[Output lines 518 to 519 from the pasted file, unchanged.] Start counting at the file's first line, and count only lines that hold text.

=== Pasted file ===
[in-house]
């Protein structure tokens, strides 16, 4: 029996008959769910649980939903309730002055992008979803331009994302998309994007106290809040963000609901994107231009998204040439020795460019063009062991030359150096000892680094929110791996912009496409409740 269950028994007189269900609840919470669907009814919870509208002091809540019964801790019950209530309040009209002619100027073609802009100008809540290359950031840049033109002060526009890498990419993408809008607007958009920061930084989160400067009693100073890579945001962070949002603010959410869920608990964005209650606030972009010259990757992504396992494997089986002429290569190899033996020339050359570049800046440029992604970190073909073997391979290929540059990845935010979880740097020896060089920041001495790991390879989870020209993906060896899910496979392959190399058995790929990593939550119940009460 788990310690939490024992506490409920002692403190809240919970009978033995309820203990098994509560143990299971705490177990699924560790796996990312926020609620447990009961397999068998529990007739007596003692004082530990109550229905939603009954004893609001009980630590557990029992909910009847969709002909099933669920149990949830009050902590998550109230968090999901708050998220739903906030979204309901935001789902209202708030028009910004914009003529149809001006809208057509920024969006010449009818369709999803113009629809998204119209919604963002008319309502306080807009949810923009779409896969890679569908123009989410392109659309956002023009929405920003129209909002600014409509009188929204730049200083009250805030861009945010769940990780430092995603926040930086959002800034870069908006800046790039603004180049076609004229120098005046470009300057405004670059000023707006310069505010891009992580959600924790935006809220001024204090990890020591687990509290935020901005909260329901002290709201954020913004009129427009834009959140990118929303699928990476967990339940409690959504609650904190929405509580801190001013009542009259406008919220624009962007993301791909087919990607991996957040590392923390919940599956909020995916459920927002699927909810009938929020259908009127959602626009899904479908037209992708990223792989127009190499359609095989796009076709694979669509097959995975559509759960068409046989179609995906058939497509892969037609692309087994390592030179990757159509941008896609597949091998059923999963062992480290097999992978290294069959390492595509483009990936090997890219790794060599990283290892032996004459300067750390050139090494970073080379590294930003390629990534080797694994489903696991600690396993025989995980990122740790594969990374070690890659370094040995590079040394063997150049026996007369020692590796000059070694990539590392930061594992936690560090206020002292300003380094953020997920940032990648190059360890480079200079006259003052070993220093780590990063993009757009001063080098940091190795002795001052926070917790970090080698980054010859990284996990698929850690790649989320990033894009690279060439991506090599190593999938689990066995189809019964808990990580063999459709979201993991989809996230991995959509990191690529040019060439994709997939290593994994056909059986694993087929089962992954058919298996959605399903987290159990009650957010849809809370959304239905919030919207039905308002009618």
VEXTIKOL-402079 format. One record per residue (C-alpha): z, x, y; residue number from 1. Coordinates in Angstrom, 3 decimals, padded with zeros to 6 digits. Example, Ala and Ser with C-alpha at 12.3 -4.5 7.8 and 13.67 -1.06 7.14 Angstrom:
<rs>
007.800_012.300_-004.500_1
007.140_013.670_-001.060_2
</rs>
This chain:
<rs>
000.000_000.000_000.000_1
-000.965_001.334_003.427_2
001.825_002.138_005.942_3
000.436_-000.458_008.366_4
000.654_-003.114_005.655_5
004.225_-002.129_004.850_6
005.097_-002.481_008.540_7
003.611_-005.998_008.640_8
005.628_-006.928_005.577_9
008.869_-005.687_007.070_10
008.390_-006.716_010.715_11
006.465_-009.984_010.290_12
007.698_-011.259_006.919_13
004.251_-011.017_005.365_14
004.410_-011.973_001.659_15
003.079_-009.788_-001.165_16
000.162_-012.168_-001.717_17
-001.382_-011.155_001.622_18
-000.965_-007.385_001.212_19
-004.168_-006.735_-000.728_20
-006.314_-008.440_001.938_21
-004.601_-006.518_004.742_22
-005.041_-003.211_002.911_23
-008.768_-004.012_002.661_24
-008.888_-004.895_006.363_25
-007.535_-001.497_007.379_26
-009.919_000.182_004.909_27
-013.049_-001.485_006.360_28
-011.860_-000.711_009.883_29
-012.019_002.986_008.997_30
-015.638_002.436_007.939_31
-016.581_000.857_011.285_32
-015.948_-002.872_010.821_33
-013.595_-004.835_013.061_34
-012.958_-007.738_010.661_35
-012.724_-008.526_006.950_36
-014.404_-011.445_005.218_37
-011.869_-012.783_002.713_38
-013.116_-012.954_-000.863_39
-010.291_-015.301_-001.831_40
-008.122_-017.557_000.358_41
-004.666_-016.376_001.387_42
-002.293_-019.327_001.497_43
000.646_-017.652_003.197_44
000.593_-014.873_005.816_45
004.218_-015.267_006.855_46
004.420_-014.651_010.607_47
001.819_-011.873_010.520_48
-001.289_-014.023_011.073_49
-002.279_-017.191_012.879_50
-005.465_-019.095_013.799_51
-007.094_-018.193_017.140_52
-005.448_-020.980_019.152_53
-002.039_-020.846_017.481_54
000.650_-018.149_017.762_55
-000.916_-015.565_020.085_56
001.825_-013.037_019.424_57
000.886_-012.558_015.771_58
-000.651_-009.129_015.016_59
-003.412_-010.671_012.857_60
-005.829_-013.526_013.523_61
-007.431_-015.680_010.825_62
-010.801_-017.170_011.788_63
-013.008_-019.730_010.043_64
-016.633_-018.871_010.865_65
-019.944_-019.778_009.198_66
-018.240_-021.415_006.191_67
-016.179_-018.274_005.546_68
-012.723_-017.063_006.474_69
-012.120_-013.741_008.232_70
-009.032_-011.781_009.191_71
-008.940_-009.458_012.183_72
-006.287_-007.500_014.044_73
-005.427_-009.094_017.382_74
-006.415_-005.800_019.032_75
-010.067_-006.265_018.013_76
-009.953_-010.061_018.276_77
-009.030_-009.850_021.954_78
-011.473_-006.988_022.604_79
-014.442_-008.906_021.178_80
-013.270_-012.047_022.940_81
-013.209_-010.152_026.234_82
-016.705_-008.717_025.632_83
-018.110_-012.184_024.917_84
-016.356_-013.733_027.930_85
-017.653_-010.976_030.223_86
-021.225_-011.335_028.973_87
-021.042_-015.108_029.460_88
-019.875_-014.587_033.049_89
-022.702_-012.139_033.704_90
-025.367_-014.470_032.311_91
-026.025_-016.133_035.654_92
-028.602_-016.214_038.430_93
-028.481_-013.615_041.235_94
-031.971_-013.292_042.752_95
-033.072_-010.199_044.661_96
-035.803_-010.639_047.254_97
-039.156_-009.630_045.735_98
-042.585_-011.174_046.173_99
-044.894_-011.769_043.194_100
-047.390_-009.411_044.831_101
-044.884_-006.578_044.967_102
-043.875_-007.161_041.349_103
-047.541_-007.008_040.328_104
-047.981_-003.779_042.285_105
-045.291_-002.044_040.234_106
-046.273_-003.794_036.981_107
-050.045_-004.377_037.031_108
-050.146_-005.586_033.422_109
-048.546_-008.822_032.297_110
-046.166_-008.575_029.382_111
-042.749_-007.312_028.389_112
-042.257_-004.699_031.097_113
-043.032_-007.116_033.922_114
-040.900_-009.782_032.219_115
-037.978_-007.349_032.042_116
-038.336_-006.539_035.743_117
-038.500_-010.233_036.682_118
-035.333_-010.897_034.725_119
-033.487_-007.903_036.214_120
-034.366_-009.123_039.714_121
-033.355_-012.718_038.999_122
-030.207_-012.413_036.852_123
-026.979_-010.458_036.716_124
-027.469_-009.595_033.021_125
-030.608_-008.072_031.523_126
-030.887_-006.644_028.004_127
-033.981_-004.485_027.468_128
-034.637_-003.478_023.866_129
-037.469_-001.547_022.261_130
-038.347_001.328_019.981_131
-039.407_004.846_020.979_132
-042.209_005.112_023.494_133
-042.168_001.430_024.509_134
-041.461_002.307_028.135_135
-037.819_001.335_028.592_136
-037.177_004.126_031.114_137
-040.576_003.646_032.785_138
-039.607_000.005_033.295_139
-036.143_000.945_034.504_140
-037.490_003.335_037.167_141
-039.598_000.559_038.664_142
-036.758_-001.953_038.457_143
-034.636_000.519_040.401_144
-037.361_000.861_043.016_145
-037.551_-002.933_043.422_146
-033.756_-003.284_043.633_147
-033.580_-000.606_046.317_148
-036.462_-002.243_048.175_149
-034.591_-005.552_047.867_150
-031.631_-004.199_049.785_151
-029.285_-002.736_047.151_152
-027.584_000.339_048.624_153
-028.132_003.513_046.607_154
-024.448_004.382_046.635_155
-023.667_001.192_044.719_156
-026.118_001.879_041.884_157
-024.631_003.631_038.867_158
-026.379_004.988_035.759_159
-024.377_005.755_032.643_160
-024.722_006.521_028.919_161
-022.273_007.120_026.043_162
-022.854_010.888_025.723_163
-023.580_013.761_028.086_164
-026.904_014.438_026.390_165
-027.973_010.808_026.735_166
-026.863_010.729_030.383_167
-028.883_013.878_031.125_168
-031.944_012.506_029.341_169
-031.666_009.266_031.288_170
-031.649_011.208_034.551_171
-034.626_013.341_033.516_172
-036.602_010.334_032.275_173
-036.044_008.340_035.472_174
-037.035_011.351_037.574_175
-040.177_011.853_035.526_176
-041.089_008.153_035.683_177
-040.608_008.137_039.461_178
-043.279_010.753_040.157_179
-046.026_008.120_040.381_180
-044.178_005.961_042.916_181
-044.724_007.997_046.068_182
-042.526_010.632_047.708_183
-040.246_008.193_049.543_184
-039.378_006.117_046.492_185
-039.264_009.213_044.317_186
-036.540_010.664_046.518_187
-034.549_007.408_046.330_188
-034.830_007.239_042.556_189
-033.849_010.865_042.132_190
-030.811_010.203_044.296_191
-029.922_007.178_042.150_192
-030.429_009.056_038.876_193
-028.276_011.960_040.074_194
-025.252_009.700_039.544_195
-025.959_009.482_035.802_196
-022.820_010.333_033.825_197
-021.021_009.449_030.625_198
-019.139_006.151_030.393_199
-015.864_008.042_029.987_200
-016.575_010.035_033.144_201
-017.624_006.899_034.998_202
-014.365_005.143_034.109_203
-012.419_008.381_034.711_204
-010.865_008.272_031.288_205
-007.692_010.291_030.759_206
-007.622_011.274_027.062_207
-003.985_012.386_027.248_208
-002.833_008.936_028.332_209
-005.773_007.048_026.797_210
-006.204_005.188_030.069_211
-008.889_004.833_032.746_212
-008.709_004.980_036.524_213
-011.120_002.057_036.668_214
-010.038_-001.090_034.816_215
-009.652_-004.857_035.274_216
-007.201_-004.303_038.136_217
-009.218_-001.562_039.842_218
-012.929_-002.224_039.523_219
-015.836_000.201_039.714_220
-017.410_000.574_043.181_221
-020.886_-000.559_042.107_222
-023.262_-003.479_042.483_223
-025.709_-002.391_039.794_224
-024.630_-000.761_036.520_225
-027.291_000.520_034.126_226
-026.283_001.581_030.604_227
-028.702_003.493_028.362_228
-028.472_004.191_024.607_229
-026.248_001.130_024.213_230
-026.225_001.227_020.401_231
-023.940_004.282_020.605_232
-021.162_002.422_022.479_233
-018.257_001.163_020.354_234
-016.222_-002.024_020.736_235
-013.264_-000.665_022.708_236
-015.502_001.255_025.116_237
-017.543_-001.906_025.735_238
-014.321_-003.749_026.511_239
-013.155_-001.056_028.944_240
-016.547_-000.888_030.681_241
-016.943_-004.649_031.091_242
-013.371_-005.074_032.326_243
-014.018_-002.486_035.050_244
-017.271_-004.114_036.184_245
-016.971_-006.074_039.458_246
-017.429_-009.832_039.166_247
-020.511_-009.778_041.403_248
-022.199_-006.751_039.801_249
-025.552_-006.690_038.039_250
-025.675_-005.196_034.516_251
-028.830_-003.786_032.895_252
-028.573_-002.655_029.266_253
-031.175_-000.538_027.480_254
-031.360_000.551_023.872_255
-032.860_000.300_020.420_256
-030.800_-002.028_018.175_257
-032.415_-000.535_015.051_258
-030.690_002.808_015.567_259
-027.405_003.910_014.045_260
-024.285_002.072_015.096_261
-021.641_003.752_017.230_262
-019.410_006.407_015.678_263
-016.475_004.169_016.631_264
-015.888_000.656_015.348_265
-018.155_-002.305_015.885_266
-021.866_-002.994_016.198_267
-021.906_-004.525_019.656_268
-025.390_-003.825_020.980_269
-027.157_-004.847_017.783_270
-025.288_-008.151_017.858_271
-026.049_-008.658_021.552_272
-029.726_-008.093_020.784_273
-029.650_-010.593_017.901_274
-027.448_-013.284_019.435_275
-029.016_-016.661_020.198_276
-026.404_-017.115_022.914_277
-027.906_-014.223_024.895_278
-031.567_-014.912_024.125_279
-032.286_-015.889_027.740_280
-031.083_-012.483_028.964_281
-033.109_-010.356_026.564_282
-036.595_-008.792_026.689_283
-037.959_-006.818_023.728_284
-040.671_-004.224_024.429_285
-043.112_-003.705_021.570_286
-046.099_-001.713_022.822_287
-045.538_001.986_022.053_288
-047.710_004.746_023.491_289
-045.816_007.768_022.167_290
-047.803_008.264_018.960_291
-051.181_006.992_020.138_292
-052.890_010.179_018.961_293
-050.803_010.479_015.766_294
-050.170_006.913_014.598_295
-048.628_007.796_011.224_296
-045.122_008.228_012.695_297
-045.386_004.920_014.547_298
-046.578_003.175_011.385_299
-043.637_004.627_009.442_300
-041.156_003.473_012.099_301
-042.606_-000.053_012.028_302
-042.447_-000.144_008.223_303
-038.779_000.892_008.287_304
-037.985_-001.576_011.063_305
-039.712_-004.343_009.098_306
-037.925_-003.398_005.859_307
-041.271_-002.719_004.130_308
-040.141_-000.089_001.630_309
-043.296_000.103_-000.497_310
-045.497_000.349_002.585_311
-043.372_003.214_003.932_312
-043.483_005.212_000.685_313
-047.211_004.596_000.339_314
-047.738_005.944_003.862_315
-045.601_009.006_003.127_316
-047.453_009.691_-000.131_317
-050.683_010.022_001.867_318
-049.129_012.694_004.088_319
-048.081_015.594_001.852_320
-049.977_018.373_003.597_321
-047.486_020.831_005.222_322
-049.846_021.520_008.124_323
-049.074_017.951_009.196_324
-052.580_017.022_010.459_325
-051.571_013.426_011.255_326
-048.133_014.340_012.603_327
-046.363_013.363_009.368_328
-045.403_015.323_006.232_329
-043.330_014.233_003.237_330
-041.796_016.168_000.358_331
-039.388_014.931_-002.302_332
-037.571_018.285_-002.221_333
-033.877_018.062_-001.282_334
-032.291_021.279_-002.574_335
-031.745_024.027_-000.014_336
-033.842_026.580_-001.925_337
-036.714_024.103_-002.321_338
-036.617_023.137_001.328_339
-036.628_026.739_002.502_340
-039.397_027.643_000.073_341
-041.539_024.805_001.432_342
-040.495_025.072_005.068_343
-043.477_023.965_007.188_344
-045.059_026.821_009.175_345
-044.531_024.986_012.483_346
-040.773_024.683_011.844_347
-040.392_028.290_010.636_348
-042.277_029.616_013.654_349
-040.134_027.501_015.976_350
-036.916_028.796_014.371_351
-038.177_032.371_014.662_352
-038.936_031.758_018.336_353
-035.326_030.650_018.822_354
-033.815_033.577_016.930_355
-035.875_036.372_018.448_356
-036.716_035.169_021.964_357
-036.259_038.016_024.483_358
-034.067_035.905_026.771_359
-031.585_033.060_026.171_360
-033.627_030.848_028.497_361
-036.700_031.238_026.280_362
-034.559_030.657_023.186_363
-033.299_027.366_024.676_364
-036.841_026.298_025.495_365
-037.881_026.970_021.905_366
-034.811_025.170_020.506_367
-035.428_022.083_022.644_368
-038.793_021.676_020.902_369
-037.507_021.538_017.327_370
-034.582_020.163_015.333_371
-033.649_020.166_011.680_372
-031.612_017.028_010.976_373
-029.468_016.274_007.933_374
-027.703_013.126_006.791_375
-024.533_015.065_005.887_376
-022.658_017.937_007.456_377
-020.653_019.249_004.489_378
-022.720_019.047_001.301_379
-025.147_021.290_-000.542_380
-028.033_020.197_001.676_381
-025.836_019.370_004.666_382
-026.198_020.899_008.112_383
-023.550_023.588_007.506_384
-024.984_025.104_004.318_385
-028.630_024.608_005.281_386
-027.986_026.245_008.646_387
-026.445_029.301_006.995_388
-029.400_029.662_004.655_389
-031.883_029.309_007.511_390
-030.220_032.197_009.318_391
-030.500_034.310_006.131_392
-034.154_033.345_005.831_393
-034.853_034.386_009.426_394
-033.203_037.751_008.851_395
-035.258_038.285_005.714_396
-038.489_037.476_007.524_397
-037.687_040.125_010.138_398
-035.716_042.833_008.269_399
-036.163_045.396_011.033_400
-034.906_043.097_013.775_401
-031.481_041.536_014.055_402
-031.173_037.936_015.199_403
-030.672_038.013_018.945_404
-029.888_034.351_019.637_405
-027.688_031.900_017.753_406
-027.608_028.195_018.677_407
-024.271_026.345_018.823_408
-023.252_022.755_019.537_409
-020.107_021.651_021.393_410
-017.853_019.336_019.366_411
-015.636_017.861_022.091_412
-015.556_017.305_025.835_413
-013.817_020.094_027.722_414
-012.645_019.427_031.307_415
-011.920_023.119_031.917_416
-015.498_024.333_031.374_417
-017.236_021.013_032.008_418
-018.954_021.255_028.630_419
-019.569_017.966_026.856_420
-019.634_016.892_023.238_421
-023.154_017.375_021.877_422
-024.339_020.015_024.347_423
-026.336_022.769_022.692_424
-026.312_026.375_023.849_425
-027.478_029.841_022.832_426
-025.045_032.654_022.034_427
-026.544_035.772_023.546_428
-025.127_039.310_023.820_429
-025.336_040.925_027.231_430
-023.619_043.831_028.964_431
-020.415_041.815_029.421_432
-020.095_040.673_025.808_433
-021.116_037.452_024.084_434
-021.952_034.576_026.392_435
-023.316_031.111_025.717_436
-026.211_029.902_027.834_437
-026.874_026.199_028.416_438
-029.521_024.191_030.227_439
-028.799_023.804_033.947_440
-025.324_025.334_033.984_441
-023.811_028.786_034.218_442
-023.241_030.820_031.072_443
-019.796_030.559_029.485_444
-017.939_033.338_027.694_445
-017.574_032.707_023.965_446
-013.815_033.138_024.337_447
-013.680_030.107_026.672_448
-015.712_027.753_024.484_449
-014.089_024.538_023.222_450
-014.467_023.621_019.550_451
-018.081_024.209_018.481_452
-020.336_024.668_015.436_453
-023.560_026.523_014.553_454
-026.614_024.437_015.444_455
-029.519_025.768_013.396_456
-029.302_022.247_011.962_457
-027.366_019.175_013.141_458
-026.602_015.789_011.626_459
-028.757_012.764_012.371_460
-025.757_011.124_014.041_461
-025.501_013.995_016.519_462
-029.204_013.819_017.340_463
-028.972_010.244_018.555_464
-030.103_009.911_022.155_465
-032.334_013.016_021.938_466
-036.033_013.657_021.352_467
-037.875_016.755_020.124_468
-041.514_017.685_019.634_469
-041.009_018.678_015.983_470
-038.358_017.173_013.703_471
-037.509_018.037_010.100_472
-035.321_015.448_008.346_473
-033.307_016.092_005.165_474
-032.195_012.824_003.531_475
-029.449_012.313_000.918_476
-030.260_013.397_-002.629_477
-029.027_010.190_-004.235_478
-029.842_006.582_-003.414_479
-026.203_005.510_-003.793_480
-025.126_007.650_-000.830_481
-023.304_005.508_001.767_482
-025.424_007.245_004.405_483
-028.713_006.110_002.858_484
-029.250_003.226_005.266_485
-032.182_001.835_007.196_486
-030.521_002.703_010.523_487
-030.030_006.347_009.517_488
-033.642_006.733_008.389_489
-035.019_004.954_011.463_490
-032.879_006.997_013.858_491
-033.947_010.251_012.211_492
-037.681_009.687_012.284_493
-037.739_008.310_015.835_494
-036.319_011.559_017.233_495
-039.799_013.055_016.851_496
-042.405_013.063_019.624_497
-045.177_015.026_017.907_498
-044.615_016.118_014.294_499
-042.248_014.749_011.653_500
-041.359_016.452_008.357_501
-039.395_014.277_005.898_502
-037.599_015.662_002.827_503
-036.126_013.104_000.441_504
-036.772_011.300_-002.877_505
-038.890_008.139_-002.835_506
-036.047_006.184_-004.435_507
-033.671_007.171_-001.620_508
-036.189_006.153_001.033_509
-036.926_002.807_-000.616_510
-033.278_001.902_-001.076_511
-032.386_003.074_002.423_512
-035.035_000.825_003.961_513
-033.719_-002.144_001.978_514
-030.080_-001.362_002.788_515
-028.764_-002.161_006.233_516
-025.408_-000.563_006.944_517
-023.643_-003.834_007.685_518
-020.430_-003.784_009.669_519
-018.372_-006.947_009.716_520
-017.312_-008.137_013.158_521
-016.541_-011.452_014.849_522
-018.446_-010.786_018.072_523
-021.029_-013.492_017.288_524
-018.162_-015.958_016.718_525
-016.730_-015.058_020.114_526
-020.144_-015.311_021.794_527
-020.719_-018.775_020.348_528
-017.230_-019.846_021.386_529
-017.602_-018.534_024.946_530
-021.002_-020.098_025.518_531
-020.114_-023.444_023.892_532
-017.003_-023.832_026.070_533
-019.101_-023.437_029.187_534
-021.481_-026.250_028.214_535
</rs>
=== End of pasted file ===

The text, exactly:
-036.189_006.153_001.033_509
-036.926_002.807_-000.616_510